SAO PAULO (AFP) -- Designers Humberto and Fernando Campana improvise and explore in their quest for strange new creations. But their biggest inspiration is on their doorstep: everyday, discarded objects in their colorful and chaotic homeland, Brazil.
Armchairs made from rag dolls, stuffed toy crocodiles or hundreds of yards of woven rope are among the offbeat creations that have made the brothers renowned in the design world.
In their sun-flooded Sao Paulo studio, a team of artisans sews leather and brushes fleeces that will cover new items of furniture, while others enter data on computers.
“This is a laboratory,” says Humberto, the elder of the brothers, who is 63.
“We are always seeking new forms of expression.”
The key to their work is surprising the viewer by their choice of materials.
They make sofas out of cardboard and turn plastic packaging into chairs.
One of their signature works, the “Favela,” is an armchair made of shards of wood, resembling the shanty huts cobbled together by dwellers in Brazil’s vast slums.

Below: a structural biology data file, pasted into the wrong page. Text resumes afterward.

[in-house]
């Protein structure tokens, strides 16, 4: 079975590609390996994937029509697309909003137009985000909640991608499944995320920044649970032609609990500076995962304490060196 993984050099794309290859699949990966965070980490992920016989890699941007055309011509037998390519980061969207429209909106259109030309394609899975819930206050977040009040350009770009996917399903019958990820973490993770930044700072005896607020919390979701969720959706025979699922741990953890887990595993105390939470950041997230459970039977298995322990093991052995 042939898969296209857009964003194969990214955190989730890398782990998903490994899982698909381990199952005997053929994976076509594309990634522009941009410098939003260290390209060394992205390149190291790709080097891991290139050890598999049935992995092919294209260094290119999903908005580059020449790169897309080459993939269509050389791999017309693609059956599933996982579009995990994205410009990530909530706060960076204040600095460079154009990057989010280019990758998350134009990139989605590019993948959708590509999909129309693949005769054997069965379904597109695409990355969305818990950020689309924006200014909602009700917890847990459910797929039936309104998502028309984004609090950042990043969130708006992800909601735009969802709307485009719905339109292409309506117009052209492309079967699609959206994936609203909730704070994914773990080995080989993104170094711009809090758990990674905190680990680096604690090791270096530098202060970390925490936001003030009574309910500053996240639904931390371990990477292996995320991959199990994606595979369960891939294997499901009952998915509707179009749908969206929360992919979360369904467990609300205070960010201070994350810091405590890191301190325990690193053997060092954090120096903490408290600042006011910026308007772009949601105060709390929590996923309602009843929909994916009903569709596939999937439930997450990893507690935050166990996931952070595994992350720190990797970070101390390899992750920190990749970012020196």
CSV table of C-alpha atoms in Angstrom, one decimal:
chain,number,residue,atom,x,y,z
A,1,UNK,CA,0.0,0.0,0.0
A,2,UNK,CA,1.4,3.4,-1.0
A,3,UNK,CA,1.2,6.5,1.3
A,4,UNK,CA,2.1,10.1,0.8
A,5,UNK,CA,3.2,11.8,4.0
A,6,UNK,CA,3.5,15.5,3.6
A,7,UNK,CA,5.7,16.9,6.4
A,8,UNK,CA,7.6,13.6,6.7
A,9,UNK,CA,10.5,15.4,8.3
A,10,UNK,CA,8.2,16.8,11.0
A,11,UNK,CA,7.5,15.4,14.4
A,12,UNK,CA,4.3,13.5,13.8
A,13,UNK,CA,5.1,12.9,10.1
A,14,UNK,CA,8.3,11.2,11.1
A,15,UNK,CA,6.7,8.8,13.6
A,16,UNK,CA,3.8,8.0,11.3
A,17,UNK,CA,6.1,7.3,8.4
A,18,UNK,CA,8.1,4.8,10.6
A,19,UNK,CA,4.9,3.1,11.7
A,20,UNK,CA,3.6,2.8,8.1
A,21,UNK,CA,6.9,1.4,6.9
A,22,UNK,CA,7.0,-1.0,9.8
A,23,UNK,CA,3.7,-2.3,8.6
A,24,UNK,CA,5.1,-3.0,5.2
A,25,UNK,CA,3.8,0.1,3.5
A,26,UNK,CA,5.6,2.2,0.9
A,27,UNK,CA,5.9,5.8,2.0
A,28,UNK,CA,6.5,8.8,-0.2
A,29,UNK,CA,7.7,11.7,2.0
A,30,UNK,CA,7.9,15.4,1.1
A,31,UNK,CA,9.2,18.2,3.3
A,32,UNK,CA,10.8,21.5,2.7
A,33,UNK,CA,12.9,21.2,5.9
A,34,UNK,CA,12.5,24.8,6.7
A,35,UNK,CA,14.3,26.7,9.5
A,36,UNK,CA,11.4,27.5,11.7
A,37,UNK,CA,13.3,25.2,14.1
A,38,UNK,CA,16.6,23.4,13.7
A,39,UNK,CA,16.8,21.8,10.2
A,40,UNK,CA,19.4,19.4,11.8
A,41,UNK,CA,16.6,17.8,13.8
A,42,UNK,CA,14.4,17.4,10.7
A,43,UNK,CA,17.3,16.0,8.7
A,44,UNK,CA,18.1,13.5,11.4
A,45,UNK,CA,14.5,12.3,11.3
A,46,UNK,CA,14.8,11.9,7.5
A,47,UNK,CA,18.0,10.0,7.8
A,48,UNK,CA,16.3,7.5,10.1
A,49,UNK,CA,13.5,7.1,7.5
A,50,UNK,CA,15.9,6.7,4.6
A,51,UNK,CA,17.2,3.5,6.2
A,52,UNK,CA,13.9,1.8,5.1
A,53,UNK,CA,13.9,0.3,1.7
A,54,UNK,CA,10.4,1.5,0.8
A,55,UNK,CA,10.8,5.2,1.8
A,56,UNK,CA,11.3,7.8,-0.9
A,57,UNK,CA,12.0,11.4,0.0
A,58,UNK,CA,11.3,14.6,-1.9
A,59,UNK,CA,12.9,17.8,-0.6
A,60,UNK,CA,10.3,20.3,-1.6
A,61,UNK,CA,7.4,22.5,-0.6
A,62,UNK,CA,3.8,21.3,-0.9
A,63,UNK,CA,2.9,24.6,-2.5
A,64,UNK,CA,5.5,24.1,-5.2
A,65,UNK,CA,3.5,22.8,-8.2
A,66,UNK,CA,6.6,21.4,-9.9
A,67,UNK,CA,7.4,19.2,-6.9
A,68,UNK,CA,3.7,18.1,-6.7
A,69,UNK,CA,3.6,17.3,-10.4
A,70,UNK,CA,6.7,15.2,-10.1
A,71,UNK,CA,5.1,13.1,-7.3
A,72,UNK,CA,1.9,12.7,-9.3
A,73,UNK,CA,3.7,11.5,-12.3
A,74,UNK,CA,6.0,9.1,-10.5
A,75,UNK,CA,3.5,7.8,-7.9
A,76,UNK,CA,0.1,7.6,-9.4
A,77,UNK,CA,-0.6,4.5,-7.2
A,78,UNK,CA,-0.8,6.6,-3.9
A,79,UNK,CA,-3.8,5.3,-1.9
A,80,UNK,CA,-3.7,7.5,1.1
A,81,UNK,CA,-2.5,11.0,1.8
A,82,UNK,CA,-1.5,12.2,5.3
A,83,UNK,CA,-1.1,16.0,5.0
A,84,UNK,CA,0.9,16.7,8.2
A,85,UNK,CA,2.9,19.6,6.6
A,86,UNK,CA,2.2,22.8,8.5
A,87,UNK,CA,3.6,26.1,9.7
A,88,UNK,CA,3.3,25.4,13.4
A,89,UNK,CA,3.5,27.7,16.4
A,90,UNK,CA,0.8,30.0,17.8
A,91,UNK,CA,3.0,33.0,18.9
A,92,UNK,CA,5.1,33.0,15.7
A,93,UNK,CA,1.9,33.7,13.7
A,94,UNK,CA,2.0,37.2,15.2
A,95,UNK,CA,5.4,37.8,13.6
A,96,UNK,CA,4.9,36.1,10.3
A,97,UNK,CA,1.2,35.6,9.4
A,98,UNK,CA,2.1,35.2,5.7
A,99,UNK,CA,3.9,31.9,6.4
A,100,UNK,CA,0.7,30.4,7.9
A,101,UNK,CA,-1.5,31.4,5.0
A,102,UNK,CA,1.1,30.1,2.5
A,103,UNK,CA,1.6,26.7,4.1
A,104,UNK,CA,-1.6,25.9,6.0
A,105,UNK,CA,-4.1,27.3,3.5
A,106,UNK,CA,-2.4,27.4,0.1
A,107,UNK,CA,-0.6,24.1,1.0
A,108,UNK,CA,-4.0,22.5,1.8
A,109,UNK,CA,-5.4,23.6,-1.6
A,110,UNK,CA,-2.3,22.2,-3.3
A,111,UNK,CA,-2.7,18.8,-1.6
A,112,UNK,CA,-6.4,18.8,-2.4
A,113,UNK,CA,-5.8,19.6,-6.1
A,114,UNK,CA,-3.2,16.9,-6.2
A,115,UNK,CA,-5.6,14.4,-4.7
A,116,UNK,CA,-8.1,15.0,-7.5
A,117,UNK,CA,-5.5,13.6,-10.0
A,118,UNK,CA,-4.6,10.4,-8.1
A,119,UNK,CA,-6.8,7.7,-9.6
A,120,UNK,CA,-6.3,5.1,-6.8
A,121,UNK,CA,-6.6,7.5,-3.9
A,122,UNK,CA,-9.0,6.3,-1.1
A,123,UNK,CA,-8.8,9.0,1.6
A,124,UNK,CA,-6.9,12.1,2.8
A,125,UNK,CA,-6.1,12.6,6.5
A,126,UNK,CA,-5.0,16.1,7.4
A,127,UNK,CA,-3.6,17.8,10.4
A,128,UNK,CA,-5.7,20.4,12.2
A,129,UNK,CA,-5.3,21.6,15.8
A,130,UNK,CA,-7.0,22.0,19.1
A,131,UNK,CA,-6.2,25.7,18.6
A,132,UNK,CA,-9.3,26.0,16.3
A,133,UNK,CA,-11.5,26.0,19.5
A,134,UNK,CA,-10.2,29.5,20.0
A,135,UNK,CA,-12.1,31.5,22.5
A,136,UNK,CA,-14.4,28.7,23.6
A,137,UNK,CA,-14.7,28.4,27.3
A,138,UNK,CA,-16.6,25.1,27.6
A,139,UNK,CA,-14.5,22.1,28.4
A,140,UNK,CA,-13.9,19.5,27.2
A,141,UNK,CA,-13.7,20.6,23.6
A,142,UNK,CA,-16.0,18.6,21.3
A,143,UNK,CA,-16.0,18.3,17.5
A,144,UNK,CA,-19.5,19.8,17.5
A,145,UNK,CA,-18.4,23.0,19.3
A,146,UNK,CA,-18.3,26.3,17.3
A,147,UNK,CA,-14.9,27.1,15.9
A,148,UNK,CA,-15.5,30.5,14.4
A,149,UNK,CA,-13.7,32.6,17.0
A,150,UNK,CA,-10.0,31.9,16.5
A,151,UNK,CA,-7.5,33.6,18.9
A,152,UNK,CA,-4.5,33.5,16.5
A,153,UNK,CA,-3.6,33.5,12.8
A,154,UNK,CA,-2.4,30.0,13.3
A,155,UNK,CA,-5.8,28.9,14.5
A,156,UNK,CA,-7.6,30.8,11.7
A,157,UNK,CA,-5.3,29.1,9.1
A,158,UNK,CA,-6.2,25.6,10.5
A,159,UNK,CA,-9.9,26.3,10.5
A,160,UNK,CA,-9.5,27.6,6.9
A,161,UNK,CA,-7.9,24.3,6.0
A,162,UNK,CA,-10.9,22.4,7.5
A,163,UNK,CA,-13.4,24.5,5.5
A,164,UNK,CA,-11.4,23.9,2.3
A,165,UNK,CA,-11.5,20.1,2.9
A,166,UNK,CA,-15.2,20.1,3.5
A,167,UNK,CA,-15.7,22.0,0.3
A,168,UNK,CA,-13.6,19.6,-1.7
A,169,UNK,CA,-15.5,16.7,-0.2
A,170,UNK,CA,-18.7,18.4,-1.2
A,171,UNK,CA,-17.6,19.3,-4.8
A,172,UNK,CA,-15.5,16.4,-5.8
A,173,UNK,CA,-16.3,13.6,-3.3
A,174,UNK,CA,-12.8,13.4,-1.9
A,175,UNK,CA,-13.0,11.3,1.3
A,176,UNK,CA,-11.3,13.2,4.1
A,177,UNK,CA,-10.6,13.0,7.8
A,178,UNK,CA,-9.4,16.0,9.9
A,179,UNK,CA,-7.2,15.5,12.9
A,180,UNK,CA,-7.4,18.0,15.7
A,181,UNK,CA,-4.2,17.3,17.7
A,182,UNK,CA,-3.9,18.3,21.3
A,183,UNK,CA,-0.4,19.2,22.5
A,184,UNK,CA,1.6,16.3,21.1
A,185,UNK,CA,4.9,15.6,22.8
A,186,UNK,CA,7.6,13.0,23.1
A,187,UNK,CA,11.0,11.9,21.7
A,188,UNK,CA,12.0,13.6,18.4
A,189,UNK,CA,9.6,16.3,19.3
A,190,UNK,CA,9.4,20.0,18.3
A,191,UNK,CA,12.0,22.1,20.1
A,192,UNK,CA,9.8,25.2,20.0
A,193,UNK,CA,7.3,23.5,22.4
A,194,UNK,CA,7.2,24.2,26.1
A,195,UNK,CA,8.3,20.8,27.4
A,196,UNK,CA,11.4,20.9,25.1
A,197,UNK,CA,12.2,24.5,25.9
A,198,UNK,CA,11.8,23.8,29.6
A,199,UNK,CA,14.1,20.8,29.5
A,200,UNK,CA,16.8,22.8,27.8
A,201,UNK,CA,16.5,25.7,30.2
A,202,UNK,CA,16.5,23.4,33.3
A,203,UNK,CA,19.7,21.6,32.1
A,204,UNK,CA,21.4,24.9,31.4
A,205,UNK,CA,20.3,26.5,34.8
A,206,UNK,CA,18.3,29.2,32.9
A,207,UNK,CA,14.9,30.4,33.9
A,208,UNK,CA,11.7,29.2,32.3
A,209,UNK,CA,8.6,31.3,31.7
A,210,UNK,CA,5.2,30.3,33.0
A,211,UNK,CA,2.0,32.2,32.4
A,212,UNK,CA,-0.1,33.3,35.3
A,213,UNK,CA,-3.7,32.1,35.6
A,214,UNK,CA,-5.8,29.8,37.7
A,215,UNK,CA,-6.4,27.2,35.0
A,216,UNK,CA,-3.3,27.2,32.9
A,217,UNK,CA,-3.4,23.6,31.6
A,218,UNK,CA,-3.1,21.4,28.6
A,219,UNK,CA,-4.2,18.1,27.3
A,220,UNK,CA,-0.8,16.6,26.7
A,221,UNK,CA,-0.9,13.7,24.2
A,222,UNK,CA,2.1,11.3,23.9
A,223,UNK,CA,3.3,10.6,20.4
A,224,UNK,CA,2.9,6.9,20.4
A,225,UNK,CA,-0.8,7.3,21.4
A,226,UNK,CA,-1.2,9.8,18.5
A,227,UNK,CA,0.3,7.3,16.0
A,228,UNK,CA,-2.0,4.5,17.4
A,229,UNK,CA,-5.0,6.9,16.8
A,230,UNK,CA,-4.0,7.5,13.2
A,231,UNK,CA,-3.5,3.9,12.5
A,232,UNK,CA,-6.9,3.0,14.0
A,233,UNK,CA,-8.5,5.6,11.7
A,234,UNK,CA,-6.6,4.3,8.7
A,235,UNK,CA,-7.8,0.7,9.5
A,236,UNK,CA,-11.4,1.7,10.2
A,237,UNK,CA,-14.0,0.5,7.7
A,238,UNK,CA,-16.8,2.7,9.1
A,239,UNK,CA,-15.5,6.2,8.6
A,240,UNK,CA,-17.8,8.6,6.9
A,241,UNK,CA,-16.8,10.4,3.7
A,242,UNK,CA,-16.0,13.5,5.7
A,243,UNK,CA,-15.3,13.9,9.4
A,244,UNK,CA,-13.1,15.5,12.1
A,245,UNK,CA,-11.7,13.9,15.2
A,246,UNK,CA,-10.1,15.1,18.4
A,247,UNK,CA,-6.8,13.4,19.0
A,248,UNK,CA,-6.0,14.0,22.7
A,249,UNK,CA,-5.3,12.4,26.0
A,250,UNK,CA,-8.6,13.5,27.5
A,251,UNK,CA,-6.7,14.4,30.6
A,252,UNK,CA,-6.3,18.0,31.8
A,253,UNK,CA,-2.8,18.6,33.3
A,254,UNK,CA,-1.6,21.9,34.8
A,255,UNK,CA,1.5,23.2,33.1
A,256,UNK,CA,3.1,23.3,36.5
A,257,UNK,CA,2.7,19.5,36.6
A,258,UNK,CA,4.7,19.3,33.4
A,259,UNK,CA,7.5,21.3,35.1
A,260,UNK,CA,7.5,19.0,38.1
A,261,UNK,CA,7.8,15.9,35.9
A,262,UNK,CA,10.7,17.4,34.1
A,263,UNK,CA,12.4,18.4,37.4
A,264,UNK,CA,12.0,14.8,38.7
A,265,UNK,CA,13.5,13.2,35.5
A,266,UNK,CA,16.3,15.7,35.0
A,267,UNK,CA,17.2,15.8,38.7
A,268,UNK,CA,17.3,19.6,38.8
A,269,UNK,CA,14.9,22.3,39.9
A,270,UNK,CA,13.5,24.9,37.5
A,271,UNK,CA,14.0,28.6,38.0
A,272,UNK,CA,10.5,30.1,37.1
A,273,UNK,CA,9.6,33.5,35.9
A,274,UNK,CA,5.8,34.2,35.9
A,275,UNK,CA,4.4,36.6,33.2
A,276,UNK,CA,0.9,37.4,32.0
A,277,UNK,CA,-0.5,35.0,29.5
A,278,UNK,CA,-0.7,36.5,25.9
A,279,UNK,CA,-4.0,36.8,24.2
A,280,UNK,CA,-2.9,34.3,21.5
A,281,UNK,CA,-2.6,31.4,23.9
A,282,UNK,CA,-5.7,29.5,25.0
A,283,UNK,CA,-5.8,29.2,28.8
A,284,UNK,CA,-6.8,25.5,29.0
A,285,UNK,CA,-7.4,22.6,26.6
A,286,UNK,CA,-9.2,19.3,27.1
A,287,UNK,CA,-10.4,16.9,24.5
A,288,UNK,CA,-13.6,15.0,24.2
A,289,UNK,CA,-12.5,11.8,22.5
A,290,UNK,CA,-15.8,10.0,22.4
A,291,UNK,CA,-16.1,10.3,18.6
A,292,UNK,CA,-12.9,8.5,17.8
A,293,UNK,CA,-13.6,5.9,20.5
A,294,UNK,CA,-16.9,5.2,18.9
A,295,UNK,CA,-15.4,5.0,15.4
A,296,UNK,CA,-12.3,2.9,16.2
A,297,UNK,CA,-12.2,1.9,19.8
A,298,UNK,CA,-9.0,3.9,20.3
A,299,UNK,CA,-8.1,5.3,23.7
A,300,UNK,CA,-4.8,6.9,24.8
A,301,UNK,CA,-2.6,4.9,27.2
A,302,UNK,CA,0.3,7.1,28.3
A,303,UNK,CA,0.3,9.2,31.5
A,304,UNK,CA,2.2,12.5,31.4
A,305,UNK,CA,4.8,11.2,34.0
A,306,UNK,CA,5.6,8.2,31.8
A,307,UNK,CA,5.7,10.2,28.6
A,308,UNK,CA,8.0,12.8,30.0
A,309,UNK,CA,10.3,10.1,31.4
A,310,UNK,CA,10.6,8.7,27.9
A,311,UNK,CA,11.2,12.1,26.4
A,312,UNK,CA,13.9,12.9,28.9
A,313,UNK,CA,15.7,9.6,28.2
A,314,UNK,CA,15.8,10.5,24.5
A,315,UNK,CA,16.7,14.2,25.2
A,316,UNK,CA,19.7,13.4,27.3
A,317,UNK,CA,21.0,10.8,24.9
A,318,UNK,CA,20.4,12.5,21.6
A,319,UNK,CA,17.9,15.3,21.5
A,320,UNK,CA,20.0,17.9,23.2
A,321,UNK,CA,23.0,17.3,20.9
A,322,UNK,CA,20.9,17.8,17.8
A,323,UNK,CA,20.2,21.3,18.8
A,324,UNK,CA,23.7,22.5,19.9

The younger brother Fernando, 55, says their work aims to imitate “how people improvise shelter, building their houses out of objects they find in the street.”
Like other Campana designs, these “Favelas” sell for thousands of dollars in shops worldwide.
Their work features in the collections of top modern art institutions such as New York’s MOMA museum and the Pompidou Center in Paris.
But the Campanas have also worked with small cooperatives and artisans to support local traditional crafts.
‘Homage to chaos’
Theirs is an “urgent, spontaneous form of design,” says Fernando. For him it reflects a unique “Brazilian know-how.”
“Brazilian design can offer the world improvisation, but done well,” he says.
“You transfer the material from one function to another and give it an everyday use.”
Works such as the “Boa,” a sofa that curls like a snake, or “Coral,” a chair that looks bumpy like a reef, evoke Brazil’s natural beauty.
The brothers had no formal training in design. Humberto studied law and Fernando architecture.
They started designing in the 1980s and mounted their first exhibition in 1989.
They dismiss rigid design conventions.
“That is not Brazil,” Humberto says. “Brazil has cultural richness. ... It is much more than just straight lines.”
Their “Red Armchair” was first made with 500 meters of red rope they found discarded in 1993. They wove it around a frame like a nest.
“The idea for a project always originates in the materials,” he adds.
“We transform the banal into the sophisticated.”
A chic Italian design firm discovered the brothers and the chair made the Campanas name, Humberto says.
“That chair is our homage to chaos.”